• The instructions are mainly defined to be deployment descriptors. The standard part of the deployment descriptor should be in an XML-file with the name web.xml.

    You may need to create a Deployment descriptor file, web.xml in Netbeans.

  • The contents of the web.xml file should look like this:
    <?xml version="1.0" encoding="UTF-8"?>
    <web-app version="3.1" xmlns="http://xmlns.jcp.org/xml/ns/javaee" 
             xmlns:xsi="http://www.w3.org/2001/XMLSchema-instance" 
             xsi:schemaLocation="http://xmlns.jcp.org/xml/ns/javaee 
     http://xmlns.jcp.org/xml/ns/javaee/web-app_3_1.xsd">
        <servlet>
            <servlet-name>CoreJSP</servlet-name>
            <jsp-file>/index.jsp</jsp-file>
        </servlet>
        <servlet-mapping>
            <servlet-name>CoreJSP</servlet-name>
            <url-pattern>/CoreJSP</url-pattern>
        </servlet-mapping>
        <session-config>
            <session-timeout>
                30
            </session-timeout>
        </session-config>
        <welcome-file-list>
            <welcome-file>CoreJSP</welcome-file>
        </welcome-file-list>
    </web-app>
  • This file starts with the normal xml tag for a XML file and the root tag for the deployment descriptor is web-app. Every ting inside the last tag is to tell the server about our application, which in this case is a JSP file.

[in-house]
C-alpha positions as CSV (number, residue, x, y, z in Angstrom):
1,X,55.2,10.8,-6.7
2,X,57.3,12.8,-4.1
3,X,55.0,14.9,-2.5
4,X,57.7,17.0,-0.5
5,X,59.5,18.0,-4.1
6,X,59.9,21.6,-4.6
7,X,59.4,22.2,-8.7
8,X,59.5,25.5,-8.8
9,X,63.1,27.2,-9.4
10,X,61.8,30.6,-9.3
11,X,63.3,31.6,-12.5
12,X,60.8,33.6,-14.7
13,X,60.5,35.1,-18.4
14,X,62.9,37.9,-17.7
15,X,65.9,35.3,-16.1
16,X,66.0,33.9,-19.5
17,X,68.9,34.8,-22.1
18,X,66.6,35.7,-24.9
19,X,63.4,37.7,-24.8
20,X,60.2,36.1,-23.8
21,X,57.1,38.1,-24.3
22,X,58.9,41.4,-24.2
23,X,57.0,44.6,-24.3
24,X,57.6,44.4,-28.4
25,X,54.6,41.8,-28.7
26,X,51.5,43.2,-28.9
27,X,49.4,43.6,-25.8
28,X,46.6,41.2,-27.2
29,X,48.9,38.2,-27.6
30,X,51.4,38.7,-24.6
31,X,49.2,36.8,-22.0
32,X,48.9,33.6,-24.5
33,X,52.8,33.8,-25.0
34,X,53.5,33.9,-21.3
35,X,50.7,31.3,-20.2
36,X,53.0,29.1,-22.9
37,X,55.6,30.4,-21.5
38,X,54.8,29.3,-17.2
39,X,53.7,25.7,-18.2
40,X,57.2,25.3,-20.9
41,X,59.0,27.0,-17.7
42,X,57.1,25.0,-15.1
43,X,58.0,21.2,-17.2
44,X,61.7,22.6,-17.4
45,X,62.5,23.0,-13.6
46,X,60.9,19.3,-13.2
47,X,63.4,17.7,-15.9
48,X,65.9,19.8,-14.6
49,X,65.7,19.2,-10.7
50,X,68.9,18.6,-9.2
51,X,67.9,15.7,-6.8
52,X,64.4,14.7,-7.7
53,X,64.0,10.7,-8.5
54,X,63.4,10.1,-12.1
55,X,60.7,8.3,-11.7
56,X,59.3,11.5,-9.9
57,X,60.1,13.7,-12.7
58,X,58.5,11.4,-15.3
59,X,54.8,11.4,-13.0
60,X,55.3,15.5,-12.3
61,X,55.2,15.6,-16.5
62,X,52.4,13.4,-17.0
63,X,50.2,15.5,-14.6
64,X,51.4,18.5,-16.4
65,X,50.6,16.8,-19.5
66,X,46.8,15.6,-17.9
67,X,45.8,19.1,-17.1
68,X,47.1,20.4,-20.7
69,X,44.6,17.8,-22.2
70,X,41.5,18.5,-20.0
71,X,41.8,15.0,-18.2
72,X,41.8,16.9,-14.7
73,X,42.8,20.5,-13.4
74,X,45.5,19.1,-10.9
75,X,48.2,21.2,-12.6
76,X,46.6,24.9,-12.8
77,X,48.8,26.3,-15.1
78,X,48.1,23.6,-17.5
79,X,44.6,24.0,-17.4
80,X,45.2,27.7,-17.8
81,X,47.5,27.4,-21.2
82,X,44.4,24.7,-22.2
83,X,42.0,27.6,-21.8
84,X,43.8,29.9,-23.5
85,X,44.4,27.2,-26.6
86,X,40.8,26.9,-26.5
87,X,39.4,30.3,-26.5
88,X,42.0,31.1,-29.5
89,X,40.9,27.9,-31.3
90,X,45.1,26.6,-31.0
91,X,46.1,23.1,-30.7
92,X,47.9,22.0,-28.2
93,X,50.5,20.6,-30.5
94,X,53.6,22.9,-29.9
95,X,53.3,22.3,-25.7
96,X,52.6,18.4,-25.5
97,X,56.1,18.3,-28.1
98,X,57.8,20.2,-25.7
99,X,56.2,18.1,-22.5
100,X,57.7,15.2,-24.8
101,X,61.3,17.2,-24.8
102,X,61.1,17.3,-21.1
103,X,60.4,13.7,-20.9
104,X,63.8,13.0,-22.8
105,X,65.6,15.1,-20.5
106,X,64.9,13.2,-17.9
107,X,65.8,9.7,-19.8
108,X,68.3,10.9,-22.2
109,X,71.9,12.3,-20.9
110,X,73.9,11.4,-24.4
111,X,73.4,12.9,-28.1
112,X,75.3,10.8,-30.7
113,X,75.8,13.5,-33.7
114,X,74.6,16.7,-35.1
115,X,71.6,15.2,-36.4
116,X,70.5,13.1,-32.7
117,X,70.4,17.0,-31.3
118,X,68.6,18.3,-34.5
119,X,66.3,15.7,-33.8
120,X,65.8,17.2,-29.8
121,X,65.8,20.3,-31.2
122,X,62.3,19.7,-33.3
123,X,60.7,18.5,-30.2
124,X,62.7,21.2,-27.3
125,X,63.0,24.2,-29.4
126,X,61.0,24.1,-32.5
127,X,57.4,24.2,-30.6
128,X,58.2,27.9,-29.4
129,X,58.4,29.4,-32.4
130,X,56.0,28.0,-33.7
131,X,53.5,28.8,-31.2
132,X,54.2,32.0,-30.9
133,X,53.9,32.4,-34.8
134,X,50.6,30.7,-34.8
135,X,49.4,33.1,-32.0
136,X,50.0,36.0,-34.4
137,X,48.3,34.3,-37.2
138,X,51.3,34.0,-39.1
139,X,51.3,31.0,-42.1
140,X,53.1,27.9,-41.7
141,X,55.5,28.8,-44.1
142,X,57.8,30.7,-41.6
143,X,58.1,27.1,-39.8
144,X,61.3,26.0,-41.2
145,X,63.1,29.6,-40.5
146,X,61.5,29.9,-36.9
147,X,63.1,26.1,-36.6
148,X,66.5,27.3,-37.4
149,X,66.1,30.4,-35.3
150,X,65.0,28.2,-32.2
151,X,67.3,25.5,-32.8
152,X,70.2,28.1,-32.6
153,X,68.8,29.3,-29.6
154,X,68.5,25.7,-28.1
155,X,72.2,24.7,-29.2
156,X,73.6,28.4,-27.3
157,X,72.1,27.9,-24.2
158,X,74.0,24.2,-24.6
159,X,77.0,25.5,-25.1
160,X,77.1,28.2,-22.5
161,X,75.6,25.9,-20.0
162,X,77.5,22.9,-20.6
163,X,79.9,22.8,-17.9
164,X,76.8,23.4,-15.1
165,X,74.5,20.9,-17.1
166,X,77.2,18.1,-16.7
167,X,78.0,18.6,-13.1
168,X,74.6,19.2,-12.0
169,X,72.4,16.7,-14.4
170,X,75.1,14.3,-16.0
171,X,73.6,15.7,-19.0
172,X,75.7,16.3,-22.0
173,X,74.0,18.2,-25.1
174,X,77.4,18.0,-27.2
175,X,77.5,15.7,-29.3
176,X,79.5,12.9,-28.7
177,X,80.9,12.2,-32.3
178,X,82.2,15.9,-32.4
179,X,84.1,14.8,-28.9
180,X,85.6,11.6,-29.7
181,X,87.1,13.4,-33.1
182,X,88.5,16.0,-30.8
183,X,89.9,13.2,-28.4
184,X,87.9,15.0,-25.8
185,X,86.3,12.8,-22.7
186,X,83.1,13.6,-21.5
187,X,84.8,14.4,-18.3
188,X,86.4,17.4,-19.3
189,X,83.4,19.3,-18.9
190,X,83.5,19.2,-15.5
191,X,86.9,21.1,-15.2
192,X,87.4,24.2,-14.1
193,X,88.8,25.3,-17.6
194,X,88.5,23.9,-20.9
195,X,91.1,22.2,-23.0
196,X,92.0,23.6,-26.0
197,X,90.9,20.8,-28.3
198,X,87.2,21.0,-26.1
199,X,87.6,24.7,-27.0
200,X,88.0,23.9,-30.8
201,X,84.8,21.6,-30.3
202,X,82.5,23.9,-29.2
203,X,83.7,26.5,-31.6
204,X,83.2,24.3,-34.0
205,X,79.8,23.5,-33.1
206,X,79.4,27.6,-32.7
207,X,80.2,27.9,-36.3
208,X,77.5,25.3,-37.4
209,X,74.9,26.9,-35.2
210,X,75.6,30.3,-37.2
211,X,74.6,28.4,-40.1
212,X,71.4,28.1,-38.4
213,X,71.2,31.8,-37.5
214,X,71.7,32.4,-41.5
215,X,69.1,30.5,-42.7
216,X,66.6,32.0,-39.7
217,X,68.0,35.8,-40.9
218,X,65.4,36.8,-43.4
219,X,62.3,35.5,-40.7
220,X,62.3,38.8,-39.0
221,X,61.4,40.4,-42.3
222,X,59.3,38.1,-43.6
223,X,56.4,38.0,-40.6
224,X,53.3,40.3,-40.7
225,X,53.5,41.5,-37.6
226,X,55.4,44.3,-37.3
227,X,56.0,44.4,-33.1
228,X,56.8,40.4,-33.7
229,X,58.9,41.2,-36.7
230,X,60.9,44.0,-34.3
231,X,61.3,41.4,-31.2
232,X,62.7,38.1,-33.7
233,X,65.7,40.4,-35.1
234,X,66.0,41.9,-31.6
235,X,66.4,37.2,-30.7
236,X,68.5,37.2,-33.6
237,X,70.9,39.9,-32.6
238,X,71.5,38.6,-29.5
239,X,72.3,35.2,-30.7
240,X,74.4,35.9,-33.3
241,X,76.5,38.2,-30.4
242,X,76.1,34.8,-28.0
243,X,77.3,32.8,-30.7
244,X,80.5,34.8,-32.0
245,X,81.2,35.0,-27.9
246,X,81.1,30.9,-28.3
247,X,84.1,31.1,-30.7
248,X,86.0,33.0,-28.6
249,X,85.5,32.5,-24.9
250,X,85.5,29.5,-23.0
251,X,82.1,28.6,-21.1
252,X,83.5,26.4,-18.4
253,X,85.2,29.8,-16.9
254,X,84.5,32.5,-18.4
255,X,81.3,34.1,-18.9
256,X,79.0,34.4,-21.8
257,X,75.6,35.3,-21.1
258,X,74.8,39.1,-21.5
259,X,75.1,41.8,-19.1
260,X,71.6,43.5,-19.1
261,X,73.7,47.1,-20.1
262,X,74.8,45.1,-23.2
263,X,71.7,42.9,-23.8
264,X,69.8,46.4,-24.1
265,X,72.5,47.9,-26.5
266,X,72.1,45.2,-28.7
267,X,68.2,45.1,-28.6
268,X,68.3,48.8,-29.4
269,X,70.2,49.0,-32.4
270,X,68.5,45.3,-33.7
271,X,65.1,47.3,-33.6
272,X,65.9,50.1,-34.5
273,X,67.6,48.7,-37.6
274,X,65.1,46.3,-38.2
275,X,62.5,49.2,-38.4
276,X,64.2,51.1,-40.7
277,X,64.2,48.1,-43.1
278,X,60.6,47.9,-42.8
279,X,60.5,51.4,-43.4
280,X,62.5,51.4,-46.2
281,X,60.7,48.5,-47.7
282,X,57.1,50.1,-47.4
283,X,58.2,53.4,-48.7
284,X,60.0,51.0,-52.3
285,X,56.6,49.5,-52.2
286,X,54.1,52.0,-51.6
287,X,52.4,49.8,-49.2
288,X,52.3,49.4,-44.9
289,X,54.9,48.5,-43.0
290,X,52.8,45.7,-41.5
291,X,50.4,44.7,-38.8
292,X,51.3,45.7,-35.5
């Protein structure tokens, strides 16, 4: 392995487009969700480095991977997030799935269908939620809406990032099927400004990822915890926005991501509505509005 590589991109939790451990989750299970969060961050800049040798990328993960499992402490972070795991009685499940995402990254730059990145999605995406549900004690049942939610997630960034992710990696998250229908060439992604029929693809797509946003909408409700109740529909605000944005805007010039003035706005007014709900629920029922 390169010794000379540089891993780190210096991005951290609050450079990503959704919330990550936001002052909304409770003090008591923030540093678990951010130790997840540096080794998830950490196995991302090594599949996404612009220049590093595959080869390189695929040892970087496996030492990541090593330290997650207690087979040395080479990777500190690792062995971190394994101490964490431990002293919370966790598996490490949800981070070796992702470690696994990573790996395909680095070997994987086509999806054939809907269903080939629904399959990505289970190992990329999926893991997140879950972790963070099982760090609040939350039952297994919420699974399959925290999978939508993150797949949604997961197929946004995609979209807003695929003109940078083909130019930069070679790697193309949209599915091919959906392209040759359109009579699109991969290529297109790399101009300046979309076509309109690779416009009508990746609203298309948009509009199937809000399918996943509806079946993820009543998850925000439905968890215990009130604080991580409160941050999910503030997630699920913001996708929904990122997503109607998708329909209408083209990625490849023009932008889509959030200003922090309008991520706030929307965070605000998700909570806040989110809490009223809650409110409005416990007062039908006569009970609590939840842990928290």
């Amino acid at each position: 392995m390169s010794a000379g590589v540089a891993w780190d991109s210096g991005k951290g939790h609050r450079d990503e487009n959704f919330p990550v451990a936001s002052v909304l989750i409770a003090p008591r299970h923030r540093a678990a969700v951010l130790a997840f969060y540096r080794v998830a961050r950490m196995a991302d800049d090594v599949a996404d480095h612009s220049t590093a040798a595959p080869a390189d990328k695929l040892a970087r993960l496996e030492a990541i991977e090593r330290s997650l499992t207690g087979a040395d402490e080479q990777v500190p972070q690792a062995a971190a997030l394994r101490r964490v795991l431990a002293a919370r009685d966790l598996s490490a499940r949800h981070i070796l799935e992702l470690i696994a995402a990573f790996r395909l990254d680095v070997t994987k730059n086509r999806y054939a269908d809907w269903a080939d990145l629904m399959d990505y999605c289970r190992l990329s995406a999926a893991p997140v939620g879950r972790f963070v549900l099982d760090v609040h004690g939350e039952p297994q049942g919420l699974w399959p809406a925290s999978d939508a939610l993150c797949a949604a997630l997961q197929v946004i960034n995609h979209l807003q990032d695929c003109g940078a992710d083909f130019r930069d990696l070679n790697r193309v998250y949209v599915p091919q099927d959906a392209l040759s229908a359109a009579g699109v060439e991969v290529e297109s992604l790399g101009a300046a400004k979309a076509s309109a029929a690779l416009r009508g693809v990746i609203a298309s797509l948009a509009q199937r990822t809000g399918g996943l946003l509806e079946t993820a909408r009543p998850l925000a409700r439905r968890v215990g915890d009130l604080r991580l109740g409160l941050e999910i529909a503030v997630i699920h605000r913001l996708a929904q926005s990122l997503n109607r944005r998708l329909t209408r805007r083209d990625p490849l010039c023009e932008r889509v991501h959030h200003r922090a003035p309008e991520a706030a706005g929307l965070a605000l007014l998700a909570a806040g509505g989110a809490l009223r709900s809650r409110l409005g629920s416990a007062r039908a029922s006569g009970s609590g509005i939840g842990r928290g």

• With a servlet tag we give the JSP file a servlet name, which is used in the servlet-mapping tag to specify a url for the JSP file.
  • In this way we can have many urls for the same JSP file.
  • If no session-timeout (the server ends the service of the application after this time) is given a standard timeout for the server is used as timeout for the application.
  • The welcome-file tag specifies the startup for our application, which in this case and our application is the welcome file with url CoreJSP. Reorganize the welcome-file-list to what is shown above.

Creating Web-server Deployment descriptor.

  • The context-root (in example /CoreJSTL) for the application will in most cases be specified by a server vendor deployment descriptor.

    For those who participate in the review: create a Glassfish deployment descriptor in Netbeans.

    <?xml version="1.0" encoding="UTF-8"?>
    <!DOCTYPE sun-web-app PUBLIC "-//Sun Microsystems, 
    Inc.//DTD GlassFish Application Server 3.0 Servlet 3.0//EN" 
    "http://www.sun.com/software/appserver/dtds/sun-web-app_3_0-0.dtd">
    <sun-web-app error-url="">
      <context-root>/CoreJSTL</context-root>
      <class-loader delegate="true"/>
      <jsp-config>
        <property name="keepgenerated" value="true">
          <description>
            Keep a copy of the generated servlet class' java code.
          </description>
        </property>
      </jsp-config>
    </sun-web-app>

Run the application.

  • For those who participate in the review: right click the Web-project and select Run.
  • This results in that the application will be deployed to the server and started.
  • The browser will display: